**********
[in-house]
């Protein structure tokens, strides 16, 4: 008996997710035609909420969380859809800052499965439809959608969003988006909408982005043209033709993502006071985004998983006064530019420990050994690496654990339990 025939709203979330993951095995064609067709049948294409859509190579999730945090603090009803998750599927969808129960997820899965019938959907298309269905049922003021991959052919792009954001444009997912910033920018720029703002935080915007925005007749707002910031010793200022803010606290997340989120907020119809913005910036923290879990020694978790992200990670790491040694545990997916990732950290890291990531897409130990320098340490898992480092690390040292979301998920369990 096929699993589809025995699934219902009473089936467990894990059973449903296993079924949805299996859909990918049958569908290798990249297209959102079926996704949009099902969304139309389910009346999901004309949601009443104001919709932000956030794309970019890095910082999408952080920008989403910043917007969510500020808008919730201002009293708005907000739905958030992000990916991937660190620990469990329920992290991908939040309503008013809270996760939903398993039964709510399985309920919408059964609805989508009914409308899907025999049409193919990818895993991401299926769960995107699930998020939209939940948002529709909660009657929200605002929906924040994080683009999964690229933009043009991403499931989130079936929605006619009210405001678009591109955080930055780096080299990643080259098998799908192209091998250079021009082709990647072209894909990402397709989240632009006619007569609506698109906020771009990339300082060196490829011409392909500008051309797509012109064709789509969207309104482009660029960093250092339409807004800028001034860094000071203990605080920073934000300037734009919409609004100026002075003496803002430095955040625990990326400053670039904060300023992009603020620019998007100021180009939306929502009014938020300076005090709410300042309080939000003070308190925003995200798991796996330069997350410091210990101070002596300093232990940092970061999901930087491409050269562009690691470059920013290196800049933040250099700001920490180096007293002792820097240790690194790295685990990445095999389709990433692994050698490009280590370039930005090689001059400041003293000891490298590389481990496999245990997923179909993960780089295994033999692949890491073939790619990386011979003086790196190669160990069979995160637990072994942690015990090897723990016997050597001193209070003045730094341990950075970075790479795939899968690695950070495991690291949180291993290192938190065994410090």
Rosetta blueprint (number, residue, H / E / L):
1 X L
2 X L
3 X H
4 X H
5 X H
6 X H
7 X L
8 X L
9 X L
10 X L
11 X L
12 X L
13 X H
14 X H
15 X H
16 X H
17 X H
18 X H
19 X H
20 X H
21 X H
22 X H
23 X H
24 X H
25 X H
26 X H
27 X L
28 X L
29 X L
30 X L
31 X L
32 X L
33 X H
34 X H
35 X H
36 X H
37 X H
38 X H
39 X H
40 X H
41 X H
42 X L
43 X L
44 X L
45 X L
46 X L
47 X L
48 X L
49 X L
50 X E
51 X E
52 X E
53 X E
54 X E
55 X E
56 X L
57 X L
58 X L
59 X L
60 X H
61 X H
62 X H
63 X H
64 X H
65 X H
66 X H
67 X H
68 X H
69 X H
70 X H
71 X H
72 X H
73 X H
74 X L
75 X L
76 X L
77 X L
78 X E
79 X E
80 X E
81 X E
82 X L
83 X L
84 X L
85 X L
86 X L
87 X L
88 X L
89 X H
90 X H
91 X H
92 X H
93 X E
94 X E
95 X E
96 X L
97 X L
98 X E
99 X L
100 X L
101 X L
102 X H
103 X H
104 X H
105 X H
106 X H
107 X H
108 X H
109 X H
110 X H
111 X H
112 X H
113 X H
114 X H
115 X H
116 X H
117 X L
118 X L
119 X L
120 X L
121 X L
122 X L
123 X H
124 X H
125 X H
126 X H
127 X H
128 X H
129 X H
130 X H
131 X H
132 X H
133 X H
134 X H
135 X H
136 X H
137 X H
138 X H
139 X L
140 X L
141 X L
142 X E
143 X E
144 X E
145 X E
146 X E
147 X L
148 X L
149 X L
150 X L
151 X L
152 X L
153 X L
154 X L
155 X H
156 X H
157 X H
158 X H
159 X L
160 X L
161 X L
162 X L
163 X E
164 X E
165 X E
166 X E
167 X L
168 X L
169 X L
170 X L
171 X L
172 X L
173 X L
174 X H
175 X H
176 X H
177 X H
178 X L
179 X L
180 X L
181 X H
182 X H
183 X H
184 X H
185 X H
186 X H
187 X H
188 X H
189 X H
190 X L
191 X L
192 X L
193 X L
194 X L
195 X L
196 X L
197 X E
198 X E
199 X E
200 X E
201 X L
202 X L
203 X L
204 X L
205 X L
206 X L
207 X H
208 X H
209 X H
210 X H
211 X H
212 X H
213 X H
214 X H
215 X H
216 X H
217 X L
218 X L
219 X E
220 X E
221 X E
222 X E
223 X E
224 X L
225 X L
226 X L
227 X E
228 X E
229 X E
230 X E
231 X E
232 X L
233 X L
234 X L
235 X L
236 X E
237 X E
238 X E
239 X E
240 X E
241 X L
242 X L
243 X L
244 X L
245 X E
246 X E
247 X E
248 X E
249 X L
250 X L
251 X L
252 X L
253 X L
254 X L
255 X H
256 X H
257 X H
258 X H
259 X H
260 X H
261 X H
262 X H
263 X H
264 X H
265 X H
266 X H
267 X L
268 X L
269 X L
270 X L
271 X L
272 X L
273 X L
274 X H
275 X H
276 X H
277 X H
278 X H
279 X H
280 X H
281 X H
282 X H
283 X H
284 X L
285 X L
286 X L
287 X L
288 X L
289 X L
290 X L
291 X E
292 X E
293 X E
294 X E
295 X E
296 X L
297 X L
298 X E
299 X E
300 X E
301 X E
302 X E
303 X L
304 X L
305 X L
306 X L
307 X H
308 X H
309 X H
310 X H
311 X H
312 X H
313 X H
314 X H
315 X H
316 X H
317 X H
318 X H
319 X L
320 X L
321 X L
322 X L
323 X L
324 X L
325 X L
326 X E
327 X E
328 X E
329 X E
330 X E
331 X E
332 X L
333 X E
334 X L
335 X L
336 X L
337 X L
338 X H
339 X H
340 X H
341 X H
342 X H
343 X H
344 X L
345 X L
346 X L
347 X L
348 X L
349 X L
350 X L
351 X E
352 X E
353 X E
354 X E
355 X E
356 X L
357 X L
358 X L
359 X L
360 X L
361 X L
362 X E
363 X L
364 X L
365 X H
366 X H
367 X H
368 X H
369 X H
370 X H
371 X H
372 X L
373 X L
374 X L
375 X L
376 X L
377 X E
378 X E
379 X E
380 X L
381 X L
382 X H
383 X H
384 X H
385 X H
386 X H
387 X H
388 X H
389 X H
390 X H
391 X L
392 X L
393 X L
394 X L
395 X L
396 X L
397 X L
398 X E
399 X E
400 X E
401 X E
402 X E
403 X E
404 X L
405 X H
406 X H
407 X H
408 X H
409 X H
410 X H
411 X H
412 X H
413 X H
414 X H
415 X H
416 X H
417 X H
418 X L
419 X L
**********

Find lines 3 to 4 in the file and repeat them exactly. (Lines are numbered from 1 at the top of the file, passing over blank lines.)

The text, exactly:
Rosetta blueprint (number, residue, H / E / L):
1 X L